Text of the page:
‘The love making scene’ and the mulatto slave girl exploring her body in the bath tub with a communion with the scarlet bird is the most “cherished scene”. It would be right to mention here Hester as a ‘Stalwart English Lass’ with her ‘free spirited ringlets’ was married to an older man Robert Duvall who she had never loved. (Owen Glieberman) The same critic calls the scarlet bird in the movie ‘symbol of a symbol’ an appropriate mascot. The fiery climactic action in the end

where the American settlers are pitted against the noble natives leaves a lot of ponder upon as the Hollywood endeavour depicts. Demi Moore as Hester Prynne makes quite sense: “ Almost anyone would agree that Hester Prynne, the puritan feminist martyr of the 17th century American society suffers to an outrageous degree for her adulterous crime, her punishment extreme even by puritan standard, can’t help but strike the modern audience as borderline medieval in its cruelty.” (Gliebermann) The question is however an open ended question and it remains. The message remains, be it from the 17th Century puritan or the 21st century globalised world, the woman, in this case Hester Prynne in all her sensuality, sensibility and pride remains spiritually bound to the society that shuns her.

Also, even Hawthorne says that the letter “A” worn as a disgrace later transforms from Adultery to “Angel” in a spiritual, mystical sense and “Able” in a more rational sense. The choice that Hester makes leads to her courage, strength and her growth as a human being. The book as well the movie is both ‘parable of a puritan American societal repression and universally any societal repression that would rip apart even the freest of souls. Demi Moore portrays Prynne’s ‘Smirking with superiority at her white bearded governors and jailors convincingly. Her scenes with Olderman are aptly soft and soothing and she “cries beautifully’’ and with fortitude. Dimmesdale portrays the soul-quandary as Olderman looks a ‘ shell-shocked flower bud’, Duwall as Chillingworth in the novel shows up as a gone-case native out of his mind in search of his wife’s love, obsessed with and consumed by envy and guilt mixed with guile.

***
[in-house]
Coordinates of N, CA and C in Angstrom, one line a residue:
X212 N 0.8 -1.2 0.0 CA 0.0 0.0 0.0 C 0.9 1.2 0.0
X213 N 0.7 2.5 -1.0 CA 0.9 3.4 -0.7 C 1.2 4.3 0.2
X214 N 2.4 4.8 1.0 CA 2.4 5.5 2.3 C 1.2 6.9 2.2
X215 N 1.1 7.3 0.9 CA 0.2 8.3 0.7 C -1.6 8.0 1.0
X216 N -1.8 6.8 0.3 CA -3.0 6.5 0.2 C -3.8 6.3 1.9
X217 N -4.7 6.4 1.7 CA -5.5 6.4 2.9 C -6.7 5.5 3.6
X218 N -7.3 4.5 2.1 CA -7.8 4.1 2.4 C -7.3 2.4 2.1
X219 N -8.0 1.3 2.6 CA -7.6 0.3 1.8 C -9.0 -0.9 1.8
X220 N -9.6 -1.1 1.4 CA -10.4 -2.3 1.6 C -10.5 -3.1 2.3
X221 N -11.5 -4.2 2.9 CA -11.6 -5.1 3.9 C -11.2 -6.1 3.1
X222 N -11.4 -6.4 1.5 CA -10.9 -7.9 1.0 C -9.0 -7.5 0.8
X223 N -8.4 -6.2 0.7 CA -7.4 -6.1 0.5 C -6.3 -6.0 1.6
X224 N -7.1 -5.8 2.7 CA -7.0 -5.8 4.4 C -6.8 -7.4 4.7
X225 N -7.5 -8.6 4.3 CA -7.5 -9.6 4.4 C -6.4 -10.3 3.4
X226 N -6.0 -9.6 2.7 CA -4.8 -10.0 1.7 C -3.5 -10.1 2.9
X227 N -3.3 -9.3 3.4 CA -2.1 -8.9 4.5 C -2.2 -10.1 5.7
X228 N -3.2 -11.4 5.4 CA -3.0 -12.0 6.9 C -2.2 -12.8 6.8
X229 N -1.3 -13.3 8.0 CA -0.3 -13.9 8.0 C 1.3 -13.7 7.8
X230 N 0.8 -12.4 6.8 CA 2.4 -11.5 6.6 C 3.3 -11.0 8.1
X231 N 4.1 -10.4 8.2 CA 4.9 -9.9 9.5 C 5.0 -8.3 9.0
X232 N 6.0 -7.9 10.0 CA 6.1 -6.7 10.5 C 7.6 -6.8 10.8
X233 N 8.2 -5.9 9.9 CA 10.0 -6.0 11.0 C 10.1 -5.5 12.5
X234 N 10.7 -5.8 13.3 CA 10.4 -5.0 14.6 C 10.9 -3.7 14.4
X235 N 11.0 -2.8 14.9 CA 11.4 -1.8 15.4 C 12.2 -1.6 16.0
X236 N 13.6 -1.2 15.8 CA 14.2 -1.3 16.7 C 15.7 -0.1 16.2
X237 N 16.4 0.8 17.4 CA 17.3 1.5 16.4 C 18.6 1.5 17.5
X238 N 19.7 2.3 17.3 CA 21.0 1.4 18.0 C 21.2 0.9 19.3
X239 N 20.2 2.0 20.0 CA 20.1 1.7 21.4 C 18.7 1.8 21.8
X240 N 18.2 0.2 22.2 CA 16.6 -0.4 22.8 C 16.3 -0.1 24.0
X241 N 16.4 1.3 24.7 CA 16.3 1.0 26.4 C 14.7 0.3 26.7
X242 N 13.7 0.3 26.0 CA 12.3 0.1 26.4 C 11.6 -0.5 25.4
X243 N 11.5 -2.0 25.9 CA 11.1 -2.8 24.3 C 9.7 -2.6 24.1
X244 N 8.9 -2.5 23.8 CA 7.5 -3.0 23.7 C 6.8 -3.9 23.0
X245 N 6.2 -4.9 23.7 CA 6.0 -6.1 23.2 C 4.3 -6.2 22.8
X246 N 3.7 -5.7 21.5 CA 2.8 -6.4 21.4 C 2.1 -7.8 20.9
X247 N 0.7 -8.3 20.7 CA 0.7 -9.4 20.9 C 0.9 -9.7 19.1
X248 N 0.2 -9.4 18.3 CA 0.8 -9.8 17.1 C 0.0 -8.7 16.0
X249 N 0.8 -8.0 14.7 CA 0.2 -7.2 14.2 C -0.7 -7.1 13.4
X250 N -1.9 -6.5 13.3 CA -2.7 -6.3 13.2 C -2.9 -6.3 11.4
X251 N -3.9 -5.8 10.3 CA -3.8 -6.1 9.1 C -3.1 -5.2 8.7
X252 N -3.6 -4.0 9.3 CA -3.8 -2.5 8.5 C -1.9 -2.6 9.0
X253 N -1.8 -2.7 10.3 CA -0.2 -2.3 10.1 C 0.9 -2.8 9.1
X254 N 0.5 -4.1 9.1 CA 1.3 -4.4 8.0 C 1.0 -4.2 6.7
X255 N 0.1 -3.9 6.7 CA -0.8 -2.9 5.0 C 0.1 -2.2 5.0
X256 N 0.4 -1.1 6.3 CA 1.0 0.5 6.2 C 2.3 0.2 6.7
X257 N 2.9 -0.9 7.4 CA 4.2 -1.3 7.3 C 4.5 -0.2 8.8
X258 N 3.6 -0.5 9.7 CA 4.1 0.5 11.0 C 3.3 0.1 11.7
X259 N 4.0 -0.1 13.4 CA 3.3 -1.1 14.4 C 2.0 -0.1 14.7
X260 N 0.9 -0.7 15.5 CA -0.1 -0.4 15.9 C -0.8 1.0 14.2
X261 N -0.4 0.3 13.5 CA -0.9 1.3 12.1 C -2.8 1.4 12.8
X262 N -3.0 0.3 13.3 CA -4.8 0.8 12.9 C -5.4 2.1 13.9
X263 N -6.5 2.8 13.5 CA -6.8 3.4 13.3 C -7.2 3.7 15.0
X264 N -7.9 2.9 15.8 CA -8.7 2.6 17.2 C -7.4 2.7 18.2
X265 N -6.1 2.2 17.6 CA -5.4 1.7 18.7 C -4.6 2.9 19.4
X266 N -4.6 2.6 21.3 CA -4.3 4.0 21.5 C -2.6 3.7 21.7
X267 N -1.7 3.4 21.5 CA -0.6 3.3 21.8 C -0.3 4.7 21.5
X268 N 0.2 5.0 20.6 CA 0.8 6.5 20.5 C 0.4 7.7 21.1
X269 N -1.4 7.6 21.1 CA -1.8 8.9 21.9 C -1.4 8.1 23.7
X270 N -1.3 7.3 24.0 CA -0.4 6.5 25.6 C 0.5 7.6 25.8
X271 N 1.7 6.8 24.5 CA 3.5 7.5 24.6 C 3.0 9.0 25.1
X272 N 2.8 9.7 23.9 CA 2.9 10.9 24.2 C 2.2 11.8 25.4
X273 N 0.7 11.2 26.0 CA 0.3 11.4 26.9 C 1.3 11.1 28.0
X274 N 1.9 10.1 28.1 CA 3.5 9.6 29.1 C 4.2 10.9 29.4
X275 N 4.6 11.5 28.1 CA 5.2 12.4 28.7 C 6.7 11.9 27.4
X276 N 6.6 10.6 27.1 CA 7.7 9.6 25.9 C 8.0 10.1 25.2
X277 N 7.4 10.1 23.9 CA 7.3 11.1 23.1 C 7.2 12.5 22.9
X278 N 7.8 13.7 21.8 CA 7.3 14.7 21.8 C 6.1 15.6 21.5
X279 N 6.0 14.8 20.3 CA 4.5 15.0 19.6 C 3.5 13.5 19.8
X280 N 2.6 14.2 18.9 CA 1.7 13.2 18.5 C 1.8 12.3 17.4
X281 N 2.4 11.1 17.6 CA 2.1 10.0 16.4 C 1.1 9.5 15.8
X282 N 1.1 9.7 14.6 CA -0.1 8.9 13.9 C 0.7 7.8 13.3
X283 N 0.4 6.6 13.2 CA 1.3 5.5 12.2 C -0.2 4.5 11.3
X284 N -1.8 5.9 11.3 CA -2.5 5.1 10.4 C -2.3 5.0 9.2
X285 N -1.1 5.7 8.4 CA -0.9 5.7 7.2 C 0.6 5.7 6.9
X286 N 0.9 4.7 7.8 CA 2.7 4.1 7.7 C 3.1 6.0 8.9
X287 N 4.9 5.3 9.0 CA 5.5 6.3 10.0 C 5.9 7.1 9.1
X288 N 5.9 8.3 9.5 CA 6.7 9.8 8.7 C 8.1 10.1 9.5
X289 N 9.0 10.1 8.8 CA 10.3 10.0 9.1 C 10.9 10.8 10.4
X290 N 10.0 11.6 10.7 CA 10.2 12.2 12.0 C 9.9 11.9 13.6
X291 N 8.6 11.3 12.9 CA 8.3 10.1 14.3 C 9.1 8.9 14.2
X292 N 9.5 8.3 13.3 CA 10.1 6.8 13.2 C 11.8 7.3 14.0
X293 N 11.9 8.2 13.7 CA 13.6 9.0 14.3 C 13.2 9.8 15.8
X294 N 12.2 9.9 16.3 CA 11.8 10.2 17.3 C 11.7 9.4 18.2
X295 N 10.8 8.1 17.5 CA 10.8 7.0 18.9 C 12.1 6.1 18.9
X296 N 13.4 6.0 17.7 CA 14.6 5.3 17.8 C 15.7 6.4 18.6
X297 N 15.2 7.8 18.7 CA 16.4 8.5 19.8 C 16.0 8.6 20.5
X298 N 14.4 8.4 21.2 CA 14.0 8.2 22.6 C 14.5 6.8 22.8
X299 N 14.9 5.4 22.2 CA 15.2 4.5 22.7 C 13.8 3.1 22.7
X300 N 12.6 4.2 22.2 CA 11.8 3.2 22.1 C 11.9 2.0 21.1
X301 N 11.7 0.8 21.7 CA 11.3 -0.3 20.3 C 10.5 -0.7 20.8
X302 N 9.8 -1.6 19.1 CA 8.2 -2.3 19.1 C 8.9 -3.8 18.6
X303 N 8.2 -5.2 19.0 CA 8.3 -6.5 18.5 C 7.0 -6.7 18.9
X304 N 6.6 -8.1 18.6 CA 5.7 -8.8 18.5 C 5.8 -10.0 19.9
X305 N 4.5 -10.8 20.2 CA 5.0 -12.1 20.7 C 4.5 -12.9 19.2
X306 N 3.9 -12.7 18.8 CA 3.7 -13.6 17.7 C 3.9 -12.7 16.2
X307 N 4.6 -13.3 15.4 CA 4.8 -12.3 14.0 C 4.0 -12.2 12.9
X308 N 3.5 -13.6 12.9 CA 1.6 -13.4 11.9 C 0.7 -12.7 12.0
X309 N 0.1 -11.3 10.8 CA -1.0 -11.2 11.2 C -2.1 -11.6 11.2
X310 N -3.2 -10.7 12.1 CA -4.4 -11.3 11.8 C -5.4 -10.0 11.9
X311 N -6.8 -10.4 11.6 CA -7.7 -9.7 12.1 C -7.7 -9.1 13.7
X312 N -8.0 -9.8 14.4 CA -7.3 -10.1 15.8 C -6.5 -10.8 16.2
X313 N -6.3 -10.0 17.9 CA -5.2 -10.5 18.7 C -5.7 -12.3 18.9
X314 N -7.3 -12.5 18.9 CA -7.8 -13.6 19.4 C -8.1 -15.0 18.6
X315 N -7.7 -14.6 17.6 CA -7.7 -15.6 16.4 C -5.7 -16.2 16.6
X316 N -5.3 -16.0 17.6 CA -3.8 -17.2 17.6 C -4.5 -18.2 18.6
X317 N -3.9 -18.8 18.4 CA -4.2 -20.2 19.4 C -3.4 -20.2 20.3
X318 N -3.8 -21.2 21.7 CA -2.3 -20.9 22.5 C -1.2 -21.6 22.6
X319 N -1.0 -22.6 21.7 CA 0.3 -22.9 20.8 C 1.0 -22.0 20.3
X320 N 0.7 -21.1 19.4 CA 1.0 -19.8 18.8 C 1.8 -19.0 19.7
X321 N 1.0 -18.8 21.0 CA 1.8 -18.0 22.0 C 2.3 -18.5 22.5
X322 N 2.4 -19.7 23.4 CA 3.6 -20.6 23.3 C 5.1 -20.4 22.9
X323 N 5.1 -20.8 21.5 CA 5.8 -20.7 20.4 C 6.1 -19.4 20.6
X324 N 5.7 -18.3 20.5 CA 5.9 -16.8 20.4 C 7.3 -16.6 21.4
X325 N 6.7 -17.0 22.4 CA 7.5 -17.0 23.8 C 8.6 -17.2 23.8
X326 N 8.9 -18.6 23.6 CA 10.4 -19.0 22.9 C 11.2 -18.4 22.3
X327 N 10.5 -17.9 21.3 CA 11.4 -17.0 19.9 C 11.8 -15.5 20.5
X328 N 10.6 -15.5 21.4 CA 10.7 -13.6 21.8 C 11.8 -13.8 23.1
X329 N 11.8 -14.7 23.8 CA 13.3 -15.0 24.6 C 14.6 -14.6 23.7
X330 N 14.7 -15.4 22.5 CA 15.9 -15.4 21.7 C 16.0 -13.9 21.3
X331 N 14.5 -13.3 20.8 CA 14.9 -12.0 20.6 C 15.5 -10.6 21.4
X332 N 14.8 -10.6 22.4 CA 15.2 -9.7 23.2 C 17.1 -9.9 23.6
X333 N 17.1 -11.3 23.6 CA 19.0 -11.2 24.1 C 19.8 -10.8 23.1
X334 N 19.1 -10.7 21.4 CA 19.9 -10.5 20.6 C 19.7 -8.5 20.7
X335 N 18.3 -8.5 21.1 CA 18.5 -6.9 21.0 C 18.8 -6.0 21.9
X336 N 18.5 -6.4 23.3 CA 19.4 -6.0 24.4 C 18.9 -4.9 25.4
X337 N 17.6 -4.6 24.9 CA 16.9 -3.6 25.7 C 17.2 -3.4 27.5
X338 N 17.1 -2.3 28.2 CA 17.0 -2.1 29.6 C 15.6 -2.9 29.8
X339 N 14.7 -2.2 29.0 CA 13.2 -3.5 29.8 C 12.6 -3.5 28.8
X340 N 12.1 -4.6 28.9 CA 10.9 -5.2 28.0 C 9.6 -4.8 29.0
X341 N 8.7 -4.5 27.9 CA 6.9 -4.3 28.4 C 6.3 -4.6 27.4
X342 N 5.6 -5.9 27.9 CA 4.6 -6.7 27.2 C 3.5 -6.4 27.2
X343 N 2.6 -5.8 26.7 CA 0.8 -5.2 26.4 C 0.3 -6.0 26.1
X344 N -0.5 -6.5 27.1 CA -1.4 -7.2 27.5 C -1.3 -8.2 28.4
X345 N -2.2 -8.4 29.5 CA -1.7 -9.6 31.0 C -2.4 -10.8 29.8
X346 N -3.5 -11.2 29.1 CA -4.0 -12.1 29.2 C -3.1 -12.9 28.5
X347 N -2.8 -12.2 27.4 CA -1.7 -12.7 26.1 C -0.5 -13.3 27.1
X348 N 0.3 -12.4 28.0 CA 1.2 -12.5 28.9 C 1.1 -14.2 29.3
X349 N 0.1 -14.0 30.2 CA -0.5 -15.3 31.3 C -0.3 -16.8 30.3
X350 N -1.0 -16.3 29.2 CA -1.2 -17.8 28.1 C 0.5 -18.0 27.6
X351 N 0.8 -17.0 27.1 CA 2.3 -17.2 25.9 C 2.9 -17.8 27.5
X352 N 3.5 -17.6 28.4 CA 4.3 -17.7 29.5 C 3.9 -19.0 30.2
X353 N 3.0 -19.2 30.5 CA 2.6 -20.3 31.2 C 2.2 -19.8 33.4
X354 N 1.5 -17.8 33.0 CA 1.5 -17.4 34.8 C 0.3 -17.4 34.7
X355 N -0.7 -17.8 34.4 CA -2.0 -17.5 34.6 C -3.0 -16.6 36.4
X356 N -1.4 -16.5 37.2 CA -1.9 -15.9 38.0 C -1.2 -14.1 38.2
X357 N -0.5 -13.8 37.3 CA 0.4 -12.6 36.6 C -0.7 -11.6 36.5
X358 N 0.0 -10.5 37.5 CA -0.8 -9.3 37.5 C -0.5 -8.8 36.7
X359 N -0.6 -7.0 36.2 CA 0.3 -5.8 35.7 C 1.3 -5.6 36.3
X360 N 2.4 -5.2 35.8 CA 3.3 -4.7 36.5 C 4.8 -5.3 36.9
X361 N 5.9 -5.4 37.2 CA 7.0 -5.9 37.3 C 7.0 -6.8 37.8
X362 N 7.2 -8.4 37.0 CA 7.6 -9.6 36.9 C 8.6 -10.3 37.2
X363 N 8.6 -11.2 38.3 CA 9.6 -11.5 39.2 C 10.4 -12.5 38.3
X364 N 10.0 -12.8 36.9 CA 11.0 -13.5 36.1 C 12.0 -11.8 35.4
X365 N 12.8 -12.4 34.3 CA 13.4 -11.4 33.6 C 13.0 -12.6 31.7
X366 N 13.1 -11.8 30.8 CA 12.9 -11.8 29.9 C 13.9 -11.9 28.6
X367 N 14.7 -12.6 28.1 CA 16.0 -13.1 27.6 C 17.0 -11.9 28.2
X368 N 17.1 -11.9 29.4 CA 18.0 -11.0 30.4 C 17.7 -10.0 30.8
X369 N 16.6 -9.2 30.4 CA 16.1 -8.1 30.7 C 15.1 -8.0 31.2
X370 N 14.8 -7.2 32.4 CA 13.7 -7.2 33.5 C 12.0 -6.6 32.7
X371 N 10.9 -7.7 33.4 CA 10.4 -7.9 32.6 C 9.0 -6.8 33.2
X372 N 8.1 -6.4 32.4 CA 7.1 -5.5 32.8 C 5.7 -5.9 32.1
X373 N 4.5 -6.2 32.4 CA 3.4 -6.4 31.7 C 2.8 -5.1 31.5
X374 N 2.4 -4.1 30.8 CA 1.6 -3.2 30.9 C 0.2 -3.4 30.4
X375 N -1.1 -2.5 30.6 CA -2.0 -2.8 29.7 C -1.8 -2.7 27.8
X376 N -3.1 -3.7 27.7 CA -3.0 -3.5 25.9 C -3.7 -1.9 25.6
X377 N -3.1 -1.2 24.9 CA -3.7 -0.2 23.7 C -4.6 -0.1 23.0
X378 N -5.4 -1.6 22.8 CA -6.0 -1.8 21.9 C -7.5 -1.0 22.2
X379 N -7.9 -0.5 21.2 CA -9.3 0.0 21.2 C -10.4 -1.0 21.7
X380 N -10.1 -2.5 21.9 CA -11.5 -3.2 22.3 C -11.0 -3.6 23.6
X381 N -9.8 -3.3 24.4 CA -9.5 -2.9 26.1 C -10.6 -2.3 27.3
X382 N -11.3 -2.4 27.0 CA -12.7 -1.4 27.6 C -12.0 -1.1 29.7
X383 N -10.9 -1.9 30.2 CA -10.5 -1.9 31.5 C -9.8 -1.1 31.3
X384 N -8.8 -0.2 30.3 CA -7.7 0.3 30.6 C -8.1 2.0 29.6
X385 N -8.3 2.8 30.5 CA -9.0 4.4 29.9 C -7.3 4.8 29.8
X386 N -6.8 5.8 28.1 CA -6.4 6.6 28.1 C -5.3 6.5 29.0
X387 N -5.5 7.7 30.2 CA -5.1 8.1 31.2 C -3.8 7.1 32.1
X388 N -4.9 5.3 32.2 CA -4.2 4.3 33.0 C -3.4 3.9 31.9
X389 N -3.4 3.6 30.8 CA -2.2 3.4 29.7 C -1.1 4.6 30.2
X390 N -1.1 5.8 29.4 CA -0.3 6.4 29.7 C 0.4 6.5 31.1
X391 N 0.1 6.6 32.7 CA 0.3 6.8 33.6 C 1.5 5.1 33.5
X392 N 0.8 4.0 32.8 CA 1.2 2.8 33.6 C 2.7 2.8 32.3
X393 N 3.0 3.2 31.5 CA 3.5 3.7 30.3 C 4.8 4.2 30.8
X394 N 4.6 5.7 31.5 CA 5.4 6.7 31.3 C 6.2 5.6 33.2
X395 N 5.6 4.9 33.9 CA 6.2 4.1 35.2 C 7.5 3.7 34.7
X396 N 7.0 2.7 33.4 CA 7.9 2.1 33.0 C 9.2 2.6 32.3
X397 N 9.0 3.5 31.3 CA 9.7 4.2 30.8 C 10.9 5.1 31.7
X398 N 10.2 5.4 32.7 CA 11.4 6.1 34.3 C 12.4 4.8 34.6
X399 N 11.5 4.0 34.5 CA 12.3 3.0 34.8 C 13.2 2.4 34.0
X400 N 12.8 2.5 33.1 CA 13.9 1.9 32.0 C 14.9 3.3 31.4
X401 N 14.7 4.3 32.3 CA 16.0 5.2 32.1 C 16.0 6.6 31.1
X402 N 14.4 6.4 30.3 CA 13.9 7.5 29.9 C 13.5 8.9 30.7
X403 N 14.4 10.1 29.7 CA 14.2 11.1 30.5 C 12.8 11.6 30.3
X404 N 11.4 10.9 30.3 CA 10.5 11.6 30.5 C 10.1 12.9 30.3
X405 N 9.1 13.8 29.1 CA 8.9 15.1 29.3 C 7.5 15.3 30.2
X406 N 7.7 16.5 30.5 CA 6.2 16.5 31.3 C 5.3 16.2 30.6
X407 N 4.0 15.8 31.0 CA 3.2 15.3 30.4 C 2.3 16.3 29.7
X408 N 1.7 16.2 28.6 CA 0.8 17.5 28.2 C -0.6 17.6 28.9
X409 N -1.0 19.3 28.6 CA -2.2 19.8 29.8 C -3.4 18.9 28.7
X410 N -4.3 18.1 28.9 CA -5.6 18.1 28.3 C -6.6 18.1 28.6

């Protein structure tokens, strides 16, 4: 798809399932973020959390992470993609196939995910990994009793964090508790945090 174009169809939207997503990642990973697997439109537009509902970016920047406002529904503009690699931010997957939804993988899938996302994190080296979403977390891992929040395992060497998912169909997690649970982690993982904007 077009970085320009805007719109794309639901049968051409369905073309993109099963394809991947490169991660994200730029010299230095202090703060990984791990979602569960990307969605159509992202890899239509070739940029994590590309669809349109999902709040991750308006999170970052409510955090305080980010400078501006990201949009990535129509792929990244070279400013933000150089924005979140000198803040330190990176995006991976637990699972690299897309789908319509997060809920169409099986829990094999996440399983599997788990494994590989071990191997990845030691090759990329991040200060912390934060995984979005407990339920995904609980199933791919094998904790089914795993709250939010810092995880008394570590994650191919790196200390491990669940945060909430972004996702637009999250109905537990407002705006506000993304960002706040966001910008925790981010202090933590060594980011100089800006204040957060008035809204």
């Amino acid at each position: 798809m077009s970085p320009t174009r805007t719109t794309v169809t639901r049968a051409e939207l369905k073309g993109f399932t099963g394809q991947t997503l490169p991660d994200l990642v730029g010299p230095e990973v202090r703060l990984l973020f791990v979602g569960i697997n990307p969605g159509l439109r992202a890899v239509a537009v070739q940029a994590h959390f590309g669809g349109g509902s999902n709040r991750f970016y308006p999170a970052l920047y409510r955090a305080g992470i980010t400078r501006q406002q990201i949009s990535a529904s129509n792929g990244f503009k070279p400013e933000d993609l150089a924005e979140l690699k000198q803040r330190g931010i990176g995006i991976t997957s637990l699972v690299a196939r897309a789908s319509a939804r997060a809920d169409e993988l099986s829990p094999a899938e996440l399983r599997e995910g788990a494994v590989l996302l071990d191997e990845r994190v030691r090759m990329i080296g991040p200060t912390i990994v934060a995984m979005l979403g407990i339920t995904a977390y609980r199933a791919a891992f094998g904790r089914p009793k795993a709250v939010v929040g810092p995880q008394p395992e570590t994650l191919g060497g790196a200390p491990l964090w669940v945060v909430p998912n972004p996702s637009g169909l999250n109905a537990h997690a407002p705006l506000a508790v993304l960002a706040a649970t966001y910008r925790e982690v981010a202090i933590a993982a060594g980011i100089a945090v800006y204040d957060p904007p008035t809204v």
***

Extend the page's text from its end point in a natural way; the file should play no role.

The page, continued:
The diversions in the movie enhance the emotion and their impact on the audience. As the Narration goes, it is through the eyes of Pearl, a female narrator as writing, interpreting and analysing the central text of the movie Hester Prynne and the other significant symbolic texts emerge. The amount of time travelled is also different but it is portrayed convincingly in the movie. Another movie critic Michael Arnold says that ‘the 1850 novel is a ‘Social Commentary that is still relevant today.’ The film sheds light on questions that are left unanswered in the novel. For example who was Hester Prynne before she arrives in America? How was she married to Chillingworth ? Dimmesdale’s Background and his affair? And likewise. Retaining the structure as given by Hawthorne it strategically adds the technique of flashback which gives completeness to the plot. Demi Moore realizes the character of Hester Prynne, she thinks for herself, she is concerned about the role of women in the society, she ponders over the human nature, her thoughts about divinity are un-hypocritical, she grows ever more compassionate, she is a loving mother, a law abiding citizen, she is a woman of her own dreams, of her own rational mind.

Her actions speak louder than words. She does not ‘demonise her oppressors ‘and lives well with grace and dignity. Why she falls for Dimmesdale is perhaps more convincing in the movie than while reading the book. The film tells a more complete story. I wouldn’t quite agree when a critic says ‘sorely got lost in translation’, which might sound like a more politically correct view of the movie. The antipathy between the maleness and the femaleness has prevailed since time immemorial. The rational knowledge behind this antagonistic culture has been pursued. Simone de Beauvoir in ‘The Second Sex’ has suggested that ‘Male activity’, in prevailing over the ‘confused forces of life’, has subdued both Nature and Woman.’ This has a long history in the self-definitions of almost all the cultures.

“In her nature lies the healing power which replaces that which has been used up, the beneficial rest in which everything immoderate confines itself, the eternal Same, by which the excessive and the surplus regulate themselves. In her, the future generations dreams. Woman is more closely related to Nature than man and in all her essentials she remains ever herself. Culture is with her always something external, a something which does not touch the kernel that is eternally faithful to Nature.” (Nietzsche)